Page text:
CISV Atlanta Newsletter – Fall 2005
I had a crash course in CISV during the 2005 CISV National Board Meeting. To say the least it was an intense and rewarding learning experience! Just three weeks prior, my son Gerran and I, attended our first local CISV meeting. Before my formal introduction to CISV at that meeting, I thought CISV was merely a travel group for kids. But I was wrong. I’ve learned that CISV is so much more. My eyes were completely opened at the National Adult Meeting, NAM. During my weekend there, I found a spirit of friendship, fun and empowerment to change the world.
The first thing that impressed me the very first night of NAM was the incredible sense of friendship within CISV. As I walked through the hotel, I repeatedly saw CISV members from all over the county, greeting each other with enthusiastic hellos and tight hugs. It reminded me of a class reunion and I remember thinking; “They are really glad to see each other.” In addition to the intense felling of friendship and camaraderie, everyone had fun. From the games at the meetings, to singing “RESPECT” with Lisa and Thletha at the Friday night Costume Party, to making my acting debut at the Saturday night performance introducing Mosaic, I had a great time. But the cool thing about all the fun, was that I was learning about and being affected by CISV values without even realizing it.
However, the most striking thing I discovered about CISV was its incredible ability to empower its members to work toward social change. The Keynote speaker was Kimmie Weeks from Liberia. He discussed the civil war in his country and the atrocities he and his mother witnessed and endured. I was touched by the response to his speech by the CISV membership. It was not, “oh that is so sad” or “poor Kimmie”, but instead it was “Kimmie, how can we help?” As a result of the desire to help those still suffering in Kimmie’s homeland, plans were discussed to send toys and other items to children in Kimmie’s county. That same attitude was demonstrated by our own fearless leader, Tait Anberg, when he spearheaded a Gulf Coast cleanup effort after hearing the Gulf Coast Chapter describe the aftermath of Hurricane Katrina in their area. I thought, “Wow,” this is what all people should aspire to; to see a need and be willing to jump in and work toward a solution. To me, that is what CISV stands for; people working together to solve the problems of the world. It may sound naive and idealistic to some, but I think every CISV member sincerely believes they can make the world a better, more peaceful place. And we can! After all, isn’t that how CISV started, with Doris Allen seeing the need for social change and world peace and taking action toward a solution?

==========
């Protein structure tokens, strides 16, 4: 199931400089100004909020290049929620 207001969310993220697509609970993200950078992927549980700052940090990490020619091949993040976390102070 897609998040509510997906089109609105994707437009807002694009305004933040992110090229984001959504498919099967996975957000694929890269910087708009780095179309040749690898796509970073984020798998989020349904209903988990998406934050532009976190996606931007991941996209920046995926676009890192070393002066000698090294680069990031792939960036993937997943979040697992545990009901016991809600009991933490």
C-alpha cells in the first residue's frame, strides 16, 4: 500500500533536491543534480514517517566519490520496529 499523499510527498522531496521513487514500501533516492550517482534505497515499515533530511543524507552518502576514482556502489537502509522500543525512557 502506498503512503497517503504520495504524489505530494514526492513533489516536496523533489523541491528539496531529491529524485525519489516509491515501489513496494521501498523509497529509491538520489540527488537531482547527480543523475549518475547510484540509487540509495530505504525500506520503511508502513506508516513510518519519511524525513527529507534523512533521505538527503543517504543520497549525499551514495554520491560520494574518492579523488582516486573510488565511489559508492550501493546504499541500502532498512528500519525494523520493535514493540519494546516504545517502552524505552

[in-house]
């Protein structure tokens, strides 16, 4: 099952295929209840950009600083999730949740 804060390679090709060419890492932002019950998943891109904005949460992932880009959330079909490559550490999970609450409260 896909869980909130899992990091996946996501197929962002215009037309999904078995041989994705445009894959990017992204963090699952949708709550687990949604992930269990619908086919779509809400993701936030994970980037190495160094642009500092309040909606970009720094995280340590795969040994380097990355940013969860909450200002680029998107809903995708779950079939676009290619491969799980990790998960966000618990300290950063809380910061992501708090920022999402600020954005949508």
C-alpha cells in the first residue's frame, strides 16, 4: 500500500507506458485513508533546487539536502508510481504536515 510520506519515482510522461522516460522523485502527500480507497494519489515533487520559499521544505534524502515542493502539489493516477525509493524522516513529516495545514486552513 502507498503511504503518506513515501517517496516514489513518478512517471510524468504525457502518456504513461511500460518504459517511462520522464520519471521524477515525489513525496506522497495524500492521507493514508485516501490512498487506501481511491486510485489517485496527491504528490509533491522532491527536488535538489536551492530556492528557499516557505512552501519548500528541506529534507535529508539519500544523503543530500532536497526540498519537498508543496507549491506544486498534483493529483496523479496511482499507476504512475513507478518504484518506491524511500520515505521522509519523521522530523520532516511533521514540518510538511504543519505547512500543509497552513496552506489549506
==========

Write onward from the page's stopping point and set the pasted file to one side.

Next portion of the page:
So as my son and I embark on the CISV journey, I hope we can embody the principles of CISV. After seeing CISV in action during NAM, I understand why veteran CISVers love it so much; because they are having fun and changing the world with a little help from their friends.